Environmental Disaster Divides Families

Social costs of environmental disaster could be high for communities and families

/ Author:  / Reviewed by: Robert Carlson, M.D

(RxWiki News) You might think that a disaster or serious illness affecting your family and community would bring people together - overcoming differences in the face of adversity.

However, in some cases, the opposite may be true.

New research that monitored focus groups dealing with asbestos related diseases shows that economic concerns and trust issues may divide communities and families, rather than bring them together.

The researchers hope that the study will lead to better environmental policy, which could more effectively protect communities.

"If you suspect environmental contamination - do not hesitate to contact authorities."

"The casual observer might assume that when people become seriously ill and there are fatalities, that families would come together and support one another," says Heather Orom, PhD, assistant professor of community health and health behavior of the University at Buffalo. "But our research shows that often times, the opposite happens.”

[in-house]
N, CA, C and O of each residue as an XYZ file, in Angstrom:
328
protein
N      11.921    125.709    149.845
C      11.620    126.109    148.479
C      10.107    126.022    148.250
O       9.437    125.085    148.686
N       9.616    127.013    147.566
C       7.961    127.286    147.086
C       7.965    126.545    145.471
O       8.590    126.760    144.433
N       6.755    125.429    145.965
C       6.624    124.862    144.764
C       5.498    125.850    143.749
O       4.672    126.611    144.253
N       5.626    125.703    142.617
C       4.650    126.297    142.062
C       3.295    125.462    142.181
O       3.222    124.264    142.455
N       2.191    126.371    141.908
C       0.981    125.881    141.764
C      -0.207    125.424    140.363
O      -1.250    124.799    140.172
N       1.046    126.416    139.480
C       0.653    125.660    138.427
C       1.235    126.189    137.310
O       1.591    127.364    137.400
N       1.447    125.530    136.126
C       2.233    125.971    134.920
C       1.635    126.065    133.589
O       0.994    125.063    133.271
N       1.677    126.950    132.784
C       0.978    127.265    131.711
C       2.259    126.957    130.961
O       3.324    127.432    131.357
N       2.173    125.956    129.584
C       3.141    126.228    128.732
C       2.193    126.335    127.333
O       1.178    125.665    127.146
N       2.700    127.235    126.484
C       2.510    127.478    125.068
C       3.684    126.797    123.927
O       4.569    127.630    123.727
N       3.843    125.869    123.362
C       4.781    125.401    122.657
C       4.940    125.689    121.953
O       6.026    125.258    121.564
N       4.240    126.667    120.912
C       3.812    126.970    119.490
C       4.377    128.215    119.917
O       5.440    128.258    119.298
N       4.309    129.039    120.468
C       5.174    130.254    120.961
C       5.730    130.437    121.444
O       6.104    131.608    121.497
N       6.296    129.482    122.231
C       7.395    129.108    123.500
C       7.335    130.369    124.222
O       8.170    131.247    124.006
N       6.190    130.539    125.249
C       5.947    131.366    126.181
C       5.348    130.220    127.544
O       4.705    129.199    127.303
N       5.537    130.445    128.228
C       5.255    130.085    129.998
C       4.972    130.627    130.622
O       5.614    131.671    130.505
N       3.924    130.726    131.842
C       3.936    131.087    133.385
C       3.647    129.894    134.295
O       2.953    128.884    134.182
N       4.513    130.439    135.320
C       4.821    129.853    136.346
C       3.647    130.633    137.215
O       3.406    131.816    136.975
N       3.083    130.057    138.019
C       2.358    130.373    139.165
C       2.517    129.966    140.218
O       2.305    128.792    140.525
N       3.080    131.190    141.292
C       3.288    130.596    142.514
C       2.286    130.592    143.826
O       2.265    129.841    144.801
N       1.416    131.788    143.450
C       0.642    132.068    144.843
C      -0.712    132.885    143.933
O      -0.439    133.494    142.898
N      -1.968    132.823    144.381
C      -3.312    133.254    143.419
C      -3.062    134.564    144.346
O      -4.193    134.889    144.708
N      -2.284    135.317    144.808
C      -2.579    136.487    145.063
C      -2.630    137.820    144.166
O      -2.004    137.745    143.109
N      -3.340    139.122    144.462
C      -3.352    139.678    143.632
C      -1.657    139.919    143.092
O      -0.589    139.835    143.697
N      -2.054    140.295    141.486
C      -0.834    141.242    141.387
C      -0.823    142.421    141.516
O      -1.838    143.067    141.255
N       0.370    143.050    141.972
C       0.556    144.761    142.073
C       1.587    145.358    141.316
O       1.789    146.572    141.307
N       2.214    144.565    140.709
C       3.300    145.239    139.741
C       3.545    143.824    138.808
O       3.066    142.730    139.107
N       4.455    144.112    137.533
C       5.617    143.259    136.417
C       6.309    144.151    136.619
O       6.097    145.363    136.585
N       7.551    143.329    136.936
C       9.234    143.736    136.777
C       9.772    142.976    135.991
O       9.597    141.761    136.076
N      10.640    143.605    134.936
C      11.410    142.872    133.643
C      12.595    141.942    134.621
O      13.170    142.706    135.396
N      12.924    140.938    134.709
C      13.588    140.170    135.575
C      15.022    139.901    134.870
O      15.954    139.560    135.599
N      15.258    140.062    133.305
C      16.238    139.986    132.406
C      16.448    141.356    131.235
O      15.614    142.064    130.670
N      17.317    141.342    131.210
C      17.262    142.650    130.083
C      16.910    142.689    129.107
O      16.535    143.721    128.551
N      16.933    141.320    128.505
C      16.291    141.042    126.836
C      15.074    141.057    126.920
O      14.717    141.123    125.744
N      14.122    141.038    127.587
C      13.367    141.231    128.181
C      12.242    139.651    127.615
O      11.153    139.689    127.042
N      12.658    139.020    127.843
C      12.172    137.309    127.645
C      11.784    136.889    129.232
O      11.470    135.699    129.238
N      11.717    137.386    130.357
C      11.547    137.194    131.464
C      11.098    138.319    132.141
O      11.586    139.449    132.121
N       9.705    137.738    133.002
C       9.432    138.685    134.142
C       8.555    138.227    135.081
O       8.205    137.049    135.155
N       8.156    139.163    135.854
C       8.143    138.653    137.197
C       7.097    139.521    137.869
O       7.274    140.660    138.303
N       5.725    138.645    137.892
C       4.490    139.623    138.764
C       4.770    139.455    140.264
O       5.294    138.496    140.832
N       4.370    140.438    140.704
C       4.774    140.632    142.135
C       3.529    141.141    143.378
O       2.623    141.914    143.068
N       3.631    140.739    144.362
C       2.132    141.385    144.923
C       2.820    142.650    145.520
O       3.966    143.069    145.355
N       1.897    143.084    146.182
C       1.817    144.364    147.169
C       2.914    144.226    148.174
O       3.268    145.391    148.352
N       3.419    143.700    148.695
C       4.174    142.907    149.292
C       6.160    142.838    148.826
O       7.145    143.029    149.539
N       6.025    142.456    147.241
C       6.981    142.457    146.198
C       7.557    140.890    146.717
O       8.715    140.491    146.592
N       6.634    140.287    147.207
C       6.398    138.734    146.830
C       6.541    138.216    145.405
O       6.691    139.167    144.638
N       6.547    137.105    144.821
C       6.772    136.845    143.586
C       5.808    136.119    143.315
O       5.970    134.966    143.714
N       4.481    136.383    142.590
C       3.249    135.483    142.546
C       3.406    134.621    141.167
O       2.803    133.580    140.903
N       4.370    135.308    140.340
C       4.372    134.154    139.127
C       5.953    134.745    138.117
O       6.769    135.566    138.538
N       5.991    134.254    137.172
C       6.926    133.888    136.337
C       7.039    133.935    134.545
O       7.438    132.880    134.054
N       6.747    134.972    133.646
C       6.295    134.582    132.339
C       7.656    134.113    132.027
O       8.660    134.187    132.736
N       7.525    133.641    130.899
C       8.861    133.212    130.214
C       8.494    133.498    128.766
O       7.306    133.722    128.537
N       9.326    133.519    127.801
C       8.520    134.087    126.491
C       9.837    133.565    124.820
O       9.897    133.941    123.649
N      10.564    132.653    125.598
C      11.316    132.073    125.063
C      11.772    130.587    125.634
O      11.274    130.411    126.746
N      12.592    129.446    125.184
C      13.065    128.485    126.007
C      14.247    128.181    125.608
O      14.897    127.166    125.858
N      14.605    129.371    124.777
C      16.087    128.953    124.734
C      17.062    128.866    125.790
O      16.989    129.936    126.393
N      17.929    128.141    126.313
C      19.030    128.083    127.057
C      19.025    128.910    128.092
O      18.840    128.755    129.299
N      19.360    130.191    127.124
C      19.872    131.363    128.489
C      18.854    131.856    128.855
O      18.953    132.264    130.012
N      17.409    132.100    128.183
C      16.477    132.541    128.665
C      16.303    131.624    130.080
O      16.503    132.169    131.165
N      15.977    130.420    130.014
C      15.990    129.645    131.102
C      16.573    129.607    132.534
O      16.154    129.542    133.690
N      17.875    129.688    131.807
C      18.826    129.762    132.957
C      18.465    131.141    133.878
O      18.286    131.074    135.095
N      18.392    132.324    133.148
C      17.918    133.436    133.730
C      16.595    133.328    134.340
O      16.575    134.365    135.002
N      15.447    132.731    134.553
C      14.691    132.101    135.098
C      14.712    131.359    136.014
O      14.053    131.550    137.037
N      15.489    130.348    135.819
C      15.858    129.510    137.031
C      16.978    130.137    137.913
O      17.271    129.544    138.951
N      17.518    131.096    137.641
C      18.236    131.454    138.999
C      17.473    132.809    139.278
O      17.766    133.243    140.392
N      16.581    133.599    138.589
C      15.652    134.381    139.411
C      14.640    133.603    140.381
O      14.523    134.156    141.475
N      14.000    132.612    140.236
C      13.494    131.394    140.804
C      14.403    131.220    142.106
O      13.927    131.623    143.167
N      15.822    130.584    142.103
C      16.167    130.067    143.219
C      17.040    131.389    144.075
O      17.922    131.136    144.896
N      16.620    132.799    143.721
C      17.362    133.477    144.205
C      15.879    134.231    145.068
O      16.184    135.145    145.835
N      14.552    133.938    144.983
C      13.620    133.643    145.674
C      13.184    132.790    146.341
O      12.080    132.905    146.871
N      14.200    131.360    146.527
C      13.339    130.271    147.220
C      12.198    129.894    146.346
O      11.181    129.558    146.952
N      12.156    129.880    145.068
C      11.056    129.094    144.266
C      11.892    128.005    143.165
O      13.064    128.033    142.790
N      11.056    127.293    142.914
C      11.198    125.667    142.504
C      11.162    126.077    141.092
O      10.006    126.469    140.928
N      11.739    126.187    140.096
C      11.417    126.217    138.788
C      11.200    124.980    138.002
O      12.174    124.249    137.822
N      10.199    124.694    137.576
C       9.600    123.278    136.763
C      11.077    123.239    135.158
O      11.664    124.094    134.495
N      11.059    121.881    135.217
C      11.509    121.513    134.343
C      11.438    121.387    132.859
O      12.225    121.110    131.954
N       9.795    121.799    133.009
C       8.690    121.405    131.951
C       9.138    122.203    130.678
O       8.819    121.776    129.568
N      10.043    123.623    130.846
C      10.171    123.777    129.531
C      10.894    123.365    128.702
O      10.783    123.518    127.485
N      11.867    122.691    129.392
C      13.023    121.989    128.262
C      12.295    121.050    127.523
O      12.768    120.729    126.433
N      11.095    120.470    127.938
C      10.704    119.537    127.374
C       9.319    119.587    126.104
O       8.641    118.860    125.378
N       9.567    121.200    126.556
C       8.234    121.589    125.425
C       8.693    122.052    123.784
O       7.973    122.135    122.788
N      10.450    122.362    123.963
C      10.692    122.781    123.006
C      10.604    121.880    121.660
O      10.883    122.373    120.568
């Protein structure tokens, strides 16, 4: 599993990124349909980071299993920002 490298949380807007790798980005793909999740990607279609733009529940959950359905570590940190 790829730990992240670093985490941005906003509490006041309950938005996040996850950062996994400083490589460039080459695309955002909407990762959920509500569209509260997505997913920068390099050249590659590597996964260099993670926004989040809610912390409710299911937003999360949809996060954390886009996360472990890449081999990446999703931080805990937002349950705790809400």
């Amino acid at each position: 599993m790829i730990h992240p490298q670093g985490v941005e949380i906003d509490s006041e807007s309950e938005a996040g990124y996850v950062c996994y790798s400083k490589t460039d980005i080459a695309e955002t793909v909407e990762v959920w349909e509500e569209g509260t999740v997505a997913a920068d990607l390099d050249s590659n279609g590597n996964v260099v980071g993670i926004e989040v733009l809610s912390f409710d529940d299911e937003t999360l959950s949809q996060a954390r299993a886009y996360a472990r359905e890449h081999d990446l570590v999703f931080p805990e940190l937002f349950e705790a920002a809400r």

Libby, Montana, where the research was conducted, was a source of mining and processing for asbestos related products. Now, many people in the area suffer from asbestos related illnesses.

“These slow moving technological disasters become such a divisive issue in communities. The family dynamics totally mirror what happens in the community,” says Orom. "We found that the people in these situations can be victimized twice.

They become ill and then may be stigmatized because some members of the community view illness claims as lacking credibility, as baseless attempts to get compensation that tarnish the reputation of the town."

Additionally, news of contamination may devalue properties and cause businesses to leave the area. These economic concerns are pitted against health and environmental concerns.

"Suddenly, you've got two disasters: an economic disaster and a medical disaster," adds Orom. "It's not surprising that some families decide, 'let's stop talking about it.’”

The research team identified five patterns within affected families: open/supportive, silent/supportive, open/conflictual, silent/conflictual, and silent/denial. The team believes that families showing silent or conflictual communication tendencies are making it more difficult to promote better health choices.

The team is hopeful that, through this research, better public policy can be developed which will provide better protection for communities and families suffering from such disasters.

The study was published online on January 5th, 2012 in the Journal of Family Issues and was funded by the Centers for Disease Control and Prevention.

Reviewed by: 
Review Date: 
April 14, 2012
Last Updated:
April 16, 2012